NOTES. a King and a Tyrant, that its owner to all the vain, as the first supposeth himself made well as real, terrors of confor the People ; the other, that science: Hence the whole mathe People are made for him: chinery of Superstition. Βάλε αι δ' ο ΒΑΣΙΛΕΥΣ είναι φύλαξ, It is true, the poet observes, όπως οι μεν κεκλημένοι τας εσίας

that afterwards, when the Tyμηθέν άδικον πάσχωσιν, ο δε δημος μη υβρίζηλαι μηθέν ή δε ΤΥΡΑΝ

rant's fright was over, he had ΝΙΣ προς έδεν αποβλέπει κοινόν, ει μη

cunning enough, from the exτης ίδιας ωφελείας χάριν. Ρol.

perience of the effect of Sulib. V. cap. 10.

perstition upon himself, to turn VER. 245. Force first made it by the assistance of the Priest Conqueft, &c.] All this is a (who for his reward went greeable to fact, and sheweth Tharer with him in the Tyranour Author's exact knowledge ny) as his best defence against of human nature. For that

For that his Subjects. For a Tyrant naImpotency of mind (as the La- turally and reasonably deemeth tin writers call it) which all his Slaves to be his enemies. giveth birth to the enormous Having given the Causes of crimes necessary to support a Superstition, he next describes Tyranny, naturally subjecteth | its objects :

Gods partial, changeful, passionate, unju?, &c.

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Then shar’d the Tyranny, then lent it aid,
And Gods of Conqu’rors, Slaves of Subjects made :
She 'midst the light'ning’s blaze, and thunder's

found,
When rock'd the mountains, and when groan'd the
ground,

250
She taught the weak to bend, the proud to pray,
To Pow'r unseen, and mightier far than they :
She, from the rending earth and bursting skies,
Saw Gods descend, and fiends infernal rise:

254
Here fix'd the dreadful, there the blest abodes;
Fear made her Devils, and weak Hope her Gods;
Gods partial, changeful, passionate, unjust,
Whose attributes were Rage, Revenge, or Lust;

TO

NOTES. The ancient Pagan Gods are

himself. But there was anohere very exactly described. ther, and more substantial This fact is a convincing evi- caufe, of the resemblance bedence of the truth of that ori tween a Tyrant and a Pagan ginal which the poet giveth to god; and that was the making Superftition; for if these phan- Gods of Conquerors, as the poet taims were first raised in the says, and so canonizing a tyimagination of Tyrants, they rant's vices with his person. must needs have the qualities That these gods should suit a here assigned to them. For people humbled to the stroke Force being the Tyrant's Vir of a master, will be no wontue, and Luxury his Happiness, der, if we recolle&t a generous the attributes of his God would saying of the ancients; That of course be Revenge and Luft; day which fees a Man a savez in a word, the anti-type of I takes away balf his Virtue,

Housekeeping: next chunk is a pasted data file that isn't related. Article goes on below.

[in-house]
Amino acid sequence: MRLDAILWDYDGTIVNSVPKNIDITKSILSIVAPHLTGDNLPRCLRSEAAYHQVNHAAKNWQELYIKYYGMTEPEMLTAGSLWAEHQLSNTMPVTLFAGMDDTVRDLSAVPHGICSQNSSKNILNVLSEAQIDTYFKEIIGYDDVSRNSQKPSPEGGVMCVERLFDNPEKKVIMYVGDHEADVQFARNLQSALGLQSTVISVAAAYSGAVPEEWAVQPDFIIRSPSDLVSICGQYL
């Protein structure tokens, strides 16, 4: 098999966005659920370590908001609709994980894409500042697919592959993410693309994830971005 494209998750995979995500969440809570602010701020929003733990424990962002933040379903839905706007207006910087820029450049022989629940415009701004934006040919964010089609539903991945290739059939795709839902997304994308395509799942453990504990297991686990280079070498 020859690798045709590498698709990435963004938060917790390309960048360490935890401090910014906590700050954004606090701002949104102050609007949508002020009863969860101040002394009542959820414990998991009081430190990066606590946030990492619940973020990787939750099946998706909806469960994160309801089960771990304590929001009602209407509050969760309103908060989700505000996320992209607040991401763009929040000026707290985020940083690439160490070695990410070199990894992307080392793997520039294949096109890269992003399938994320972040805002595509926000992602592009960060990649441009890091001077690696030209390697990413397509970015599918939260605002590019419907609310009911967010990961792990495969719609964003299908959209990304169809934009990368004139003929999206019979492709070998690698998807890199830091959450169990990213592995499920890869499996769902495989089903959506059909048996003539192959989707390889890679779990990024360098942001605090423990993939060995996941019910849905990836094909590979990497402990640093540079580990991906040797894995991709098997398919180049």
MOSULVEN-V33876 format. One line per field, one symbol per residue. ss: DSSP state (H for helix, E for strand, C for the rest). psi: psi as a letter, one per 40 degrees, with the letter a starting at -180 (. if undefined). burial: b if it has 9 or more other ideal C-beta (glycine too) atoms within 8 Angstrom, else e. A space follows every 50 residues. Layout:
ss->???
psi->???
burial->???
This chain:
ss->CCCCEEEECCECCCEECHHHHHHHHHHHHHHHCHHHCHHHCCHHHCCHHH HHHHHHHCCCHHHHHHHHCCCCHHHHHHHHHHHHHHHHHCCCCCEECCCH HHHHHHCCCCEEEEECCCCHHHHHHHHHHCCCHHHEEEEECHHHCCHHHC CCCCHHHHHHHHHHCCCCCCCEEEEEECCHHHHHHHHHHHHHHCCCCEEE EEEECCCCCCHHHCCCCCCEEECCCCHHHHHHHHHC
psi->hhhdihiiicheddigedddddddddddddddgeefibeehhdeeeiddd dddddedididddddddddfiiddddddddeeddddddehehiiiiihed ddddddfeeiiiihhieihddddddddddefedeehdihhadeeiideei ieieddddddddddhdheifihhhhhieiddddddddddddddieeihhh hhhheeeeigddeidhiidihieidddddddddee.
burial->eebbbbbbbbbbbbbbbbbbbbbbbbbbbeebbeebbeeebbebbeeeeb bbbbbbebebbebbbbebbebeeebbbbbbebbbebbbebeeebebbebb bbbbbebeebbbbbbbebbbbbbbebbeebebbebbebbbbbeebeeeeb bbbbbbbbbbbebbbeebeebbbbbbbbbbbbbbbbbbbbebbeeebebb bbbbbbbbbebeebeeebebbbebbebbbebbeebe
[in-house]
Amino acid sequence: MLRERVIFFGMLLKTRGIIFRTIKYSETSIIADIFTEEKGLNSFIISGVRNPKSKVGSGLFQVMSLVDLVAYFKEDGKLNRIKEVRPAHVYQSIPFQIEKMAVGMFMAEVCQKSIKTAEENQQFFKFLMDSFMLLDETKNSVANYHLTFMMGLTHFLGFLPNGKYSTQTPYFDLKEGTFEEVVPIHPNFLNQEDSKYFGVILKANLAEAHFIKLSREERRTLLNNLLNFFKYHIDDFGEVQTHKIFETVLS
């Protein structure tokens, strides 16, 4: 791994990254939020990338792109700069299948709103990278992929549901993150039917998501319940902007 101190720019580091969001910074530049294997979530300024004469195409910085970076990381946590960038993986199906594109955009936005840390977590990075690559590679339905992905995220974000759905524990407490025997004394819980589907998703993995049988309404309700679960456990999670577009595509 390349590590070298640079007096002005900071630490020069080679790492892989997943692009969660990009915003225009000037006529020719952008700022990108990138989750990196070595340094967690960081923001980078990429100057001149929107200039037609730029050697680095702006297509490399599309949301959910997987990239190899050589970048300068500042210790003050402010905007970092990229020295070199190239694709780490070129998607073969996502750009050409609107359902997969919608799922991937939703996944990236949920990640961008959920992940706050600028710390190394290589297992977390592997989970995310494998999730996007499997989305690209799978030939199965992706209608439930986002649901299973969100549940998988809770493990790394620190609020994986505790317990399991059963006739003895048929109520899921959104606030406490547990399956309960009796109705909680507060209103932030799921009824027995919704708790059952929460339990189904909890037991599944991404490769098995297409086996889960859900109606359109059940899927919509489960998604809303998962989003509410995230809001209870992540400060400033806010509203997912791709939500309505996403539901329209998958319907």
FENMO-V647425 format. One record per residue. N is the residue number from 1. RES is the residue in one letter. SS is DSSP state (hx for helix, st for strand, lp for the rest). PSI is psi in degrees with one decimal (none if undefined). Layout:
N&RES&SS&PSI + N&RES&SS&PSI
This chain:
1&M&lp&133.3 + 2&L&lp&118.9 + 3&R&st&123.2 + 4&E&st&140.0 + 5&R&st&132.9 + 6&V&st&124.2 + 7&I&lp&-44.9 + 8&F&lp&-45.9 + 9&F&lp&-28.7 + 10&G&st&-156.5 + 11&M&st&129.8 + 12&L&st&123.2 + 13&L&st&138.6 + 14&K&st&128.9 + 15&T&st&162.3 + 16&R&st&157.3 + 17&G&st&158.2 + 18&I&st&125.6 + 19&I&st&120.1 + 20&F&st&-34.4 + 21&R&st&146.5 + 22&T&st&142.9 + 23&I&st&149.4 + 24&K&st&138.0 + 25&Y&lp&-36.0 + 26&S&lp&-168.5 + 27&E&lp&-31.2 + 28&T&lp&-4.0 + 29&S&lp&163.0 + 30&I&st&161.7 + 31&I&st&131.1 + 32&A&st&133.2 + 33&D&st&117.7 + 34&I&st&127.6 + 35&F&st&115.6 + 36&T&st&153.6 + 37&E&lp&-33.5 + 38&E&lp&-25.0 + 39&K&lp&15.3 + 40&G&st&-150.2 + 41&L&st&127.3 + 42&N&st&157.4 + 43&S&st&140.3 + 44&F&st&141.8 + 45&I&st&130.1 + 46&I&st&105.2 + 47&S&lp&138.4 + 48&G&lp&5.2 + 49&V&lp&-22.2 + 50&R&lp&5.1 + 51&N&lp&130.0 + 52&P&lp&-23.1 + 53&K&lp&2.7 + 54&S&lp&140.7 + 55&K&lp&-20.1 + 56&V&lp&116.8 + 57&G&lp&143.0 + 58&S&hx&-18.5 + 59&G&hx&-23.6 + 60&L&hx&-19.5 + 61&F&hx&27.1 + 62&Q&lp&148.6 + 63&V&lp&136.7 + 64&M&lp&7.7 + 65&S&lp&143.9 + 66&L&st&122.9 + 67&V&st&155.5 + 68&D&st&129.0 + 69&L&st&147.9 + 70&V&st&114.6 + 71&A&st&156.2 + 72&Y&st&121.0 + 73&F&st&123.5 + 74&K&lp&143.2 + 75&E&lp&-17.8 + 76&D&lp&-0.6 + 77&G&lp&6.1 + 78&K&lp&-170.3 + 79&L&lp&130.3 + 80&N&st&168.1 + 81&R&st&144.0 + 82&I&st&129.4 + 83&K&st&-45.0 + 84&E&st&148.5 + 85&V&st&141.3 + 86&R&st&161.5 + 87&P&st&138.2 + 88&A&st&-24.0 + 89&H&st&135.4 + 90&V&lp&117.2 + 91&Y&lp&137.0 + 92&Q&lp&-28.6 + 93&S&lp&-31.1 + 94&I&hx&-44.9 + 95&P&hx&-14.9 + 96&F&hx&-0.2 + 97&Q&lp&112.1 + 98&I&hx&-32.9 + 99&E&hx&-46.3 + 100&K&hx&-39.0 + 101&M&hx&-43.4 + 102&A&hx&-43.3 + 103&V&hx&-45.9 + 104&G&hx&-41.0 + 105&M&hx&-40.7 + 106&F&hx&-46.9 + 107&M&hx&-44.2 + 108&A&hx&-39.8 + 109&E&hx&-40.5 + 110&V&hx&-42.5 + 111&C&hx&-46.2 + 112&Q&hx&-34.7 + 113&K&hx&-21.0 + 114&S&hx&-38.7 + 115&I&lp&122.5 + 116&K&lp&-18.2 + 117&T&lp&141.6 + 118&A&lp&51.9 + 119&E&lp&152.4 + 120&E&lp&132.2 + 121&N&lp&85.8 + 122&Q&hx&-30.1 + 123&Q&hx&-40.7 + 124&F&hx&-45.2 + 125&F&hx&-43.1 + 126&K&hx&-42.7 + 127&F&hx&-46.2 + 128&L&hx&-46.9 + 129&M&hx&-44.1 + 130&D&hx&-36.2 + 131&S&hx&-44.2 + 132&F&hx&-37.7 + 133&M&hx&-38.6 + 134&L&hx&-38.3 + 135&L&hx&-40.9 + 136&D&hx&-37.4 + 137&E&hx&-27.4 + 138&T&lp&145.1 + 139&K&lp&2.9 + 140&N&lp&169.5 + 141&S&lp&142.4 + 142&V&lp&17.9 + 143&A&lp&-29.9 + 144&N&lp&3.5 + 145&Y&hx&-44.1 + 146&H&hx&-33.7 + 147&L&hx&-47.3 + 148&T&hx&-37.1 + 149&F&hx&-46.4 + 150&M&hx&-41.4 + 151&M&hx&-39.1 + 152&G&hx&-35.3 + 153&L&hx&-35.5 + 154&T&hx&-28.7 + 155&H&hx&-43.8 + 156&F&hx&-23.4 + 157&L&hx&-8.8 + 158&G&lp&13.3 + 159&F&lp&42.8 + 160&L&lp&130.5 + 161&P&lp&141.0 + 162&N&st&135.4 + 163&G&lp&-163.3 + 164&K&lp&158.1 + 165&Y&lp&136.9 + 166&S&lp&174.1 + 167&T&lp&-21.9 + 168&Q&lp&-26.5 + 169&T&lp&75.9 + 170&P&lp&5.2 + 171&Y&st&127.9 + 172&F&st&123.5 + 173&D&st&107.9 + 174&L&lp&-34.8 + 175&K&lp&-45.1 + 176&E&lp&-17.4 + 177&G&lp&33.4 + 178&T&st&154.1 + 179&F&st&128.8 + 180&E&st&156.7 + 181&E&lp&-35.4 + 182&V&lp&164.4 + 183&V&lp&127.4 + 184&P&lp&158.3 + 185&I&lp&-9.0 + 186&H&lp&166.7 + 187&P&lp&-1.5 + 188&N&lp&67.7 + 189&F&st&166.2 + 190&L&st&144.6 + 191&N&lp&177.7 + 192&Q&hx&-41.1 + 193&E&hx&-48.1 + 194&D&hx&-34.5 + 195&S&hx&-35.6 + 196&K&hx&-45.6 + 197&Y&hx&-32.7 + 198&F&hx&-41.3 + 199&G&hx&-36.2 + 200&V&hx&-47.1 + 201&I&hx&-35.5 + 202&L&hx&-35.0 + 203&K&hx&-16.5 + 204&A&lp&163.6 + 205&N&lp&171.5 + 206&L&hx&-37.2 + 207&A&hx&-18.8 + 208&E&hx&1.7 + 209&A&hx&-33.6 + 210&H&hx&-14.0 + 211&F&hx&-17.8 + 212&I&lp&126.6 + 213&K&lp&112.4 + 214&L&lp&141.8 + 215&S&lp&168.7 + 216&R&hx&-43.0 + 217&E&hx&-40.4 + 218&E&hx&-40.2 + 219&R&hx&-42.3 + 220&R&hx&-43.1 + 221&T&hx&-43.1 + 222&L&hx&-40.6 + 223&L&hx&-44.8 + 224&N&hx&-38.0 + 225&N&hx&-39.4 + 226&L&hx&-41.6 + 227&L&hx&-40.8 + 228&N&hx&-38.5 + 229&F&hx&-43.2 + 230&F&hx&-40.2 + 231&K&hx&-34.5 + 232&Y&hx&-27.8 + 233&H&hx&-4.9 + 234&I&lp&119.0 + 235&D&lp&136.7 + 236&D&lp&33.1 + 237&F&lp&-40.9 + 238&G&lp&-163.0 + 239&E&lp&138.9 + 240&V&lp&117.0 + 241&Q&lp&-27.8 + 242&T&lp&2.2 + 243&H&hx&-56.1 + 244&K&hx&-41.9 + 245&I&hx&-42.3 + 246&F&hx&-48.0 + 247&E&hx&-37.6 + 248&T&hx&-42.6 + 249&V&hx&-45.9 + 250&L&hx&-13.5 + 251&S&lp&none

ind

the

230

Such as the souls of cowards might conceive,
And, form'd like tyrants, tyrants would believe.
Zeal then, not charity, became the guide ; 261
And hell was built on spite, and heav'n on pride.
Then sacred feem'd th’etherial vault no more;
Altars

grew marble then, and reek’d with gore :
Then first the Flamen tasted living food;

265 Next his grim idol smear’d with human blood; With Heav'n's own thunders shook the world

below,
And play'd the God an engine on his foe.

So drives Self-love, thro' just and thro' unjust,
To one Man's pow'r, ambition, lucre, lust: 270

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COMMENTARY.
Ver. 269. So drives Self-love, &c.] The inference our au-
thor draws from all this (from * 268 to 283) is, that Self-love
driveth through right and wrong; it causeth the Tyrant to
violate the rights of mankind; and it causeth the People to
vindicate that violation. For Self-love being common to the
whole species, and setting each individual in pursuit of the same
objects, it became necessary for each, if he would secure his
own, to provide for the safety of another's. And thus Equity
and Benevolence arose from that fame Self-love which had given
birth to Avarice and Injustice:

His Safety must his Liberty restrain;
All join to guard what each desires to gain.

Det

Bil.

2

ke

n

us

NOTES. Ver. 262. - find hoev'n on no one was content to go to pride.] This mighi be very heaven without being received well said of those times when there on the footing of a God.